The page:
The second “pivotal” area for action as noted by the CCC is to ensure that as many buildings as possible reach the Energy Performance Certificate band C bracket by 2035.
Housing has been subjected to numerous flagship policy frameworks over the years, none of which have inspired the confidence of policymakers, despite being broadly welcomed by green groups and the sector. Since the Zero Carbon Homes standard was scrapped in 2016, the Government has introduced an array of ambitious targets for new build energy efficiency and a retrofit revolution, the latter of these has been chopped and changed too much.
Within the past 12 months, the £1bn Green Homes Grant closed with the majority of its budget unspent. Initiatives have remained in place for social housing and public sector buildings, but the Government has faced continued calls for a new national retrofit programme for homes. Such a programme has not been announced, despite chances for this to have happened – most recently, through the Energy Security Strategy and Energy Security Bill.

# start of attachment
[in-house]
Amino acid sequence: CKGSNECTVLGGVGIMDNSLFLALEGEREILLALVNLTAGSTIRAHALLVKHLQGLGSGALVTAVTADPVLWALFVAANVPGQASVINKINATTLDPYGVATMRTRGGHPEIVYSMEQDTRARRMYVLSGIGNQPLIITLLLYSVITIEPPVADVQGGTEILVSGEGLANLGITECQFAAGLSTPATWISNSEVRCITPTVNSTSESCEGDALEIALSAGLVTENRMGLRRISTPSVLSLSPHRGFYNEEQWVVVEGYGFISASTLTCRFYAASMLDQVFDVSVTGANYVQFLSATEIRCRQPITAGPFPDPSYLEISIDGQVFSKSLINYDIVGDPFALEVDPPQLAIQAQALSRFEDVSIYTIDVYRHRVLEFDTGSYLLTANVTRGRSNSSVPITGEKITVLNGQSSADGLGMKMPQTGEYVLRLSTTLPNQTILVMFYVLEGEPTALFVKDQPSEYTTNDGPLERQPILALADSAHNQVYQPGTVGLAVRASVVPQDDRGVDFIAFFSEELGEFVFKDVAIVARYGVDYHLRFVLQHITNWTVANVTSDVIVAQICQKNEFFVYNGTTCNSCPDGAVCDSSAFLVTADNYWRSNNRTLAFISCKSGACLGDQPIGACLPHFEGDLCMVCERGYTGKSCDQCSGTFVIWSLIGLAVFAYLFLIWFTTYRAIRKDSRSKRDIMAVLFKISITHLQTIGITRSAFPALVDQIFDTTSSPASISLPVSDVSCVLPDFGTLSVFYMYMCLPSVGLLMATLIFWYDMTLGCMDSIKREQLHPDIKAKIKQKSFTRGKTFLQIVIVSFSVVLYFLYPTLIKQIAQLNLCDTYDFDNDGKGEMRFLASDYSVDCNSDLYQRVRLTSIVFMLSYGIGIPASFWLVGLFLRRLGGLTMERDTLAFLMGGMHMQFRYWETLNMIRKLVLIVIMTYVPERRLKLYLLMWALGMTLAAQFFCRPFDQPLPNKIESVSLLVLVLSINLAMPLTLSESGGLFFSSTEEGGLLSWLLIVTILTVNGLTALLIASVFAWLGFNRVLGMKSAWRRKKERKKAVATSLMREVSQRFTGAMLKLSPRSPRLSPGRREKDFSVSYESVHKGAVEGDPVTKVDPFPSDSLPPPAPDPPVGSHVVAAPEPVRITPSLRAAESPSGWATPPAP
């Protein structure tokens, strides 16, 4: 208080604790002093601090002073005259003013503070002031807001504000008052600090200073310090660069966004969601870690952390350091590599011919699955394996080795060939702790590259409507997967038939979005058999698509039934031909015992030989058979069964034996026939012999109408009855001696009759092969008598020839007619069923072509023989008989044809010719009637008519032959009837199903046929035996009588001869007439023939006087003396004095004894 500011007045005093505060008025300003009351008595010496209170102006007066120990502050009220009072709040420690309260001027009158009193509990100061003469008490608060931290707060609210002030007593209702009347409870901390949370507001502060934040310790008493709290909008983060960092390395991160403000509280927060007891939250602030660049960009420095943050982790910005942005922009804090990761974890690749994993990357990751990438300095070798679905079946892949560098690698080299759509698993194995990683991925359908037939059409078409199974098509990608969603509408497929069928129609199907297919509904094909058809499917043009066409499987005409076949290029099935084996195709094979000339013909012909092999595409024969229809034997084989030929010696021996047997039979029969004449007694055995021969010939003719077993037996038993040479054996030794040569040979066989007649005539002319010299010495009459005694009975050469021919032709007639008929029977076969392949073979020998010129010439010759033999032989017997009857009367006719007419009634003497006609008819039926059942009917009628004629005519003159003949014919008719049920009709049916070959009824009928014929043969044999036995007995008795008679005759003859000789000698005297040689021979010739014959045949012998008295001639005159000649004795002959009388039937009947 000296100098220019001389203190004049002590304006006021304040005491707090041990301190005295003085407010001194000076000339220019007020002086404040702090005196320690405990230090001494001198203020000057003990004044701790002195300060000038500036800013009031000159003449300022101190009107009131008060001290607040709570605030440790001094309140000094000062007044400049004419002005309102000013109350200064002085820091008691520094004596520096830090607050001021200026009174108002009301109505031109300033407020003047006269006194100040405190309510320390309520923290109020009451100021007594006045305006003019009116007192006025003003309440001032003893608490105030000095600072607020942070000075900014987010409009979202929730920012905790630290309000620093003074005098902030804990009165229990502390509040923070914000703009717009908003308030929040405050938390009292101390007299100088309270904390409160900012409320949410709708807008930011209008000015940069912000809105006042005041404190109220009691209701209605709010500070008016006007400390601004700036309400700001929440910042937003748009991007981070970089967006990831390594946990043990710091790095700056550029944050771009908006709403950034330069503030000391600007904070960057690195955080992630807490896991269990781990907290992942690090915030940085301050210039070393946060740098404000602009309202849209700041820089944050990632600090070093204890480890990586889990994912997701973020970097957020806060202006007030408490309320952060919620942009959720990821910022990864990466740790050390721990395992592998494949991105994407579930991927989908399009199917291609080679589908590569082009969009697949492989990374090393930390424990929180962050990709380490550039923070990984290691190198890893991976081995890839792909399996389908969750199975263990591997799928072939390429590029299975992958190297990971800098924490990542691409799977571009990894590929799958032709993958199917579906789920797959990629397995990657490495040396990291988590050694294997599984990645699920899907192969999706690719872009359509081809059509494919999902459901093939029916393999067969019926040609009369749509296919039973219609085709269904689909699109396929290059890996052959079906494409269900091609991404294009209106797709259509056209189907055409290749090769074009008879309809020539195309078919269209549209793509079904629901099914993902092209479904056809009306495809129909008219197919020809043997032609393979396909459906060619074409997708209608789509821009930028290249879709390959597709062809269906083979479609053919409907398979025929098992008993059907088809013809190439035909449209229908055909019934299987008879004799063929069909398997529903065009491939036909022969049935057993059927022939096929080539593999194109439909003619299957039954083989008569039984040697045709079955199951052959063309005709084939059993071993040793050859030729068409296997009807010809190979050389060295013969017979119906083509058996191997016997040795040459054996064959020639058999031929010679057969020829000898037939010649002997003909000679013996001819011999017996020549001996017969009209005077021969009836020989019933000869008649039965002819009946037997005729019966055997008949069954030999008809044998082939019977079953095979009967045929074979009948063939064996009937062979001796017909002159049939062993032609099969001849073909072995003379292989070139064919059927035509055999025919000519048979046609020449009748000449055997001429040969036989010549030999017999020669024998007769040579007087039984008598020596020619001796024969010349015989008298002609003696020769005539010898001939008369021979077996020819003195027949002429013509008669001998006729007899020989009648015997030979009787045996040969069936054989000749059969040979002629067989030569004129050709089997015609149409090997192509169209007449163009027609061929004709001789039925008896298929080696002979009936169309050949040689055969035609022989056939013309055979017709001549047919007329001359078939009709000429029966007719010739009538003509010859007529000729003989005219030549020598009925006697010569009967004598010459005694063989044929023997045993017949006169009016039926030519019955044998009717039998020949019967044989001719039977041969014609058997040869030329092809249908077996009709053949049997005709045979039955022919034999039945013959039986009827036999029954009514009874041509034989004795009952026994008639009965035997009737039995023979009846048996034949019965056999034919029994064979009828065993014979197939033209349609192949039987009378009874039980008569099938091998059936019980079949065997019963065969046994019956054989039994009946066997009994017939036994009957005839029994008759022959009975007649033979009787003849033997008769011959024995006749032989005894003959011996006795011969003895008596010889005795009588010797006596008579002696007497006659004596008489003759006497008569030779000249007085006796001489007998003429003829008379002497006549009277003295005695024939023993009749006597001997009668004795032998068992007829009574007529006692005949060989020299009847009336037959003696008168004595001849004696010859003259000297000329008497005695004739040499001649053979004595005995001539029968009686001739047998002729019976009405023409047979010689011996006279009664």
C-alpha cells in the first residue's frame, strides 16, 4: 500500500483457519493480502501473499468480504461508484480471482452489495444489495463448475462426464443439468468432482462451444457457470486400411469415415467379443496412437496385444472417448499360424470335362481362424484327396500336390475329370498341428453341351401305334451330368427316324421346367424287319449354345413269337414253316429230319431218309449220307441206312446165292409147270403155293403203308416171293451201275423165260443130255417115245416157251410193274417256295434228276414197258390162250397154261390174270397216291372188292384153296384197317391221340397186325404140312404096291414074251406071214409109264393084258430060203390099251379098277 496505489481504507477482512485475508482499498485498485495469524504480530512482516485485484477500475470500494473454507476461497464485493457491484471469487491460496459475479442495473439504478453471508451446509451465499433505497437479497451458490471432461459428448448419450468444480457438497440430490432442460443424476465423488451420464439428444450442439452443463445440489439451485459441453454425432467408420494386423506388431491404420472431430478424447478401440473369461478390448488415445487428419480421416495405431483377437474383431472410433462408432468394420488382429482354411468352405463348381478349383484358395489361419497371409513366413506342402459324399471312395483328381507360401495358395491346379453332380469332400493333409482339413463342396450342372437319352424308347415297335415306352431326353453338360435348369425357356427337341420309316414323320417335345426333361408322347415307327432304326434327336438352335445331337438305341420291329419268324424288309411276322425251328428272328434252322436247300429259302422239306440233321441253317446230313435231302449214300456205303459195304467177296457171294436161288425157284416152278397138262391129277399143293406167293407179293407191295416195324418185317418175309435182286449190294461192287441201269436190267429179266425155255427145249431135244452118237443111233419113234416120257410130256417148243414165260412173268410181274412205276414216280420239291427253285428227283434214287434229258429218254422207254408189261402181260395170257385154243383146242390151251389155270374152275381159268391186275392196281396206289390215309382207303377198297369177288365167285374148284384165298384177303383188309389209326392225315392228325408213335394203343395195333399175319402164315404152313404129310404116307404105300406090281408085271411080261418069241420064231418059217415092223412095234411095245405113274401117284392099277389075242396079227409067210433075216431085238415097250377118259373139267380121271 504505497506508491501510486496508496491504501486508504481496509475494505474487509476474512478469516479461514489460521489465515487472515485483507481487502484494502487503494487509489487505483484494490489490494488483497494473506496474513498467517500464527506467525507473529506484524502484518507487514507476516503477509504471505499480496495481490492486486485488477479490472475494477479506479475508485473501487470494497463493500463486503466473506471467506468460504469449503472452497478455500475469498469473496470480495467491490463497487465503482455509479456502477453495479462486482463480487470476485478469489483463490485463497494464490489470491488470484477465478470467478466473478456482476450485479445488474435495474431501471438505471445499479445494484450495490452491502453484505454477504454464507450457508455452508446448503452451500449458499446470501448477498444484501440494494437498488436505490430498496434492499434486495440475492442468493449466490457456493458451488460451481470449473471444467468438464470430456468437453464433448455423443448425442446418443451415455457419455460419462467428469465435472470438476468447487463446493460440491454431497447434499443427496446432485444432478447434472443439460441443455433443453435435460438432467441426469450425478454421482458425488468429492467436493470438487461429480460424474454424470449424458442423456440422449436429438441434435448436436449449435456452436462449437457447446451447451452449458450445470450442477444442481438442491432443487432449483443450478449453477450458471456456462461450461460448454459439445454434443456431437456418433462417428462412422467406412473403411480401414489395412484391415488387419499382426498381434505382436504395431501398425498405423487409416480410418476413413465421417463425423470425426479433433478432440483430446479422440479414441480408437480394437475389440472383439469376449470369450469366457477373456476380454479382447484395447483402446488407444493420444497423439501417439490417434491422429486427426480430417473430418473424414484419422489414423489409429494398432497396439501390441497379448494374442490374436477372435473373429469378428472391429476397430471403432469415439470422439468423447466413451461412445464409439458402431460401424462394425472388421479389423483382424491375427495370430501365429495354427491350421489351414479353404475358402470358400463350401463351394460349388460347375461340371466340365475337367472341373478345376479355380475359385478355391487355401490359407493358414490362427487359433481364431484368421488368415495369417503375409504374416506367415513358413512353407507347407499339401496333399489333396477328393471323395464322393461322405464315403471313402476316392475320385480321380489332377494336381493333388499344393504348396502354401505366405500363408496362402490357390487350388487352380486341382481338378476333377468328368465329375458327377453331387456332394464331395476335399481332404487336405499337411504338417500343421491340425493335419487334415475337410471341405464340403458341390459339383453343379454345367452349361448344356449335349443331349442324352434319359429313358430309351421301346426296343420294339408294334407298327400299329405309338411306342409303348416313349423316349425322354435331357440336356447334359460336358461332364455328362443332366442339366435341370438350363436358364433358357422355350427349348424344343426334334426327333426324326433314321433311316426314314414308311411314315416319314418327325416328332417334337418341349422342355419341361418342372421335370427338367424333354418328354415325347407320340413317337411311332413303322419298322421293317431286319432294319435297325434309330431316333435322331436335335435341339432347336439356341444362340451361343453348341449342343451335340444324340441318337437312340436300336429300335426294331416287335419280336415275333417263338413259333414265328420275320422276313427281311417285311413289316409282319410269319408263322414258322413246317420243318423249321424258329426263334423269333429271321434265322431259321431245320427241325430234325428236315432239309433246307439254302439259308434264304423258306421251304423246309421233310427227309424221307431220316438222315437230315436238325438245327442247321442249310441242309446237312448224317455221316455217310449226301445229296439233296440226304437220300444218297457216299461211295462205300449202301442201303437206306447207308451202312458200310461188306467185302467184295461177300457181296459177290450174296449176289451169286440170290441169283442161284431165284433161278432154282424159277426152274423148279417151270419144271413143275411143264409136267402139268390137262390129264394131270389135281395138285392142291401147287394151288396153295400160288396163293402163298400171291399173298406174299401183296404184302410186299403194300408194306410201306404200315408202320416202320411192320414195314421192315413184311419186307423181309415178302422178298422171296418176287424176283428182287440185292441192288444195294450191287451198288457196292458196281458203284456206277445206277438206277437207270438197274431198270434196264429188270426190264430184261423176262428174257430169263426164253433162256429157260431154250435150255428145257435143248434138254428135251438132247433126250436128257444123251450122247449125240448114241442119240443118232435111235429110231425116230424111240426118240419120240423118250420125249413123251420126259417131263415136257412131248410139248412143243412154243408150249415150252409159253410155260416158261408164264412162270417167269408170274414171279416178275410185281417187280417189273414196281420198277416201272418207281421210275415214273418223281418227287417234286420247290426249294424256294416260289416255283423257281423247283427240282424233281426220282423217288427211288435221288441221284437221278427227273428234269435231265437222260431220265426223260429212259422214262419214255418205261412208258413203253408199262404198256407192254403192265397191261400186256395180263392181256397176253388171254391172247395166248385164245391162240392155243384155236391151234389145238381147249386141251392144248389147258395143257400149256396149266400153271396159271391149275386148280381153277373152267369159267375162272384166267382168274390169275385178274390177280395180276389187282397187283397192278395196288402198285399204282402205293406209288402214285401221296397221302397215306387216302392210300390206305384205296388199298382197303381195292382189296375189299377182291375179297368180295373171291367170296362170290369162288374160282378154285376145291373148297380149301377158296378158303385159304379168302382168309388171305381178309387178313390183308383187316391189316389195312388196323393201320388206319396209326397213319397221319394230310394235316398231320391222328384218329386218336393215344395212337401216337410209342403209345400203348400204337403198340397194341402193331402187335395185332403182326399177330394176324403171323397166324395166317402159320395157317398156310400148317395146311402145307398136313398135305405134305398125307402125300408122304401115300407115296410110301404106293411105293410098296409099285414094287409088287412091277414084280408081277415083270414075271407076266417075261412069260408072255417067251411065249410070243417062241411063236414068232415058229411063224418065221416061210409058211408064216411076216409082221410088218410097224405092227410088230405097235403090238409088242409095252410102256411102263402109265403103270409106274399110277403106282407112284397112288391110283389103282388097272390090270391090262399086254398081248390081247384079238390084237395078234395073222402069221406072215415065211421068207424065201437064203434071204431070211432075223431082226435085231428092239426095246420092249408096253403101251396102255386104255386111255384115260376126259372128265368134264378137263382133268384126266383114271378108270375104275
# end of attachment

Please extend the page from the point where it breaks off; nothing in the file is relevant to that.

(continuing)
An ECO extension has been advocated by groups including the Sustainable Energy Association, Construction Leadership Council, National Insulation Association and EDF. However, to date, the Government has kicked the metaphorical can down the road on extending ECO. The current scheme ran out at the end of March 2022 and its next phase, due to run through to 2026, is yet to be finalised. The ECIU found that energy efficiency schemes such as ECO have contributed to savings of £1.2bn annually under the current cost of energy.
This fragmented and modified body of housing policies has done little to inspire confidence in the sector.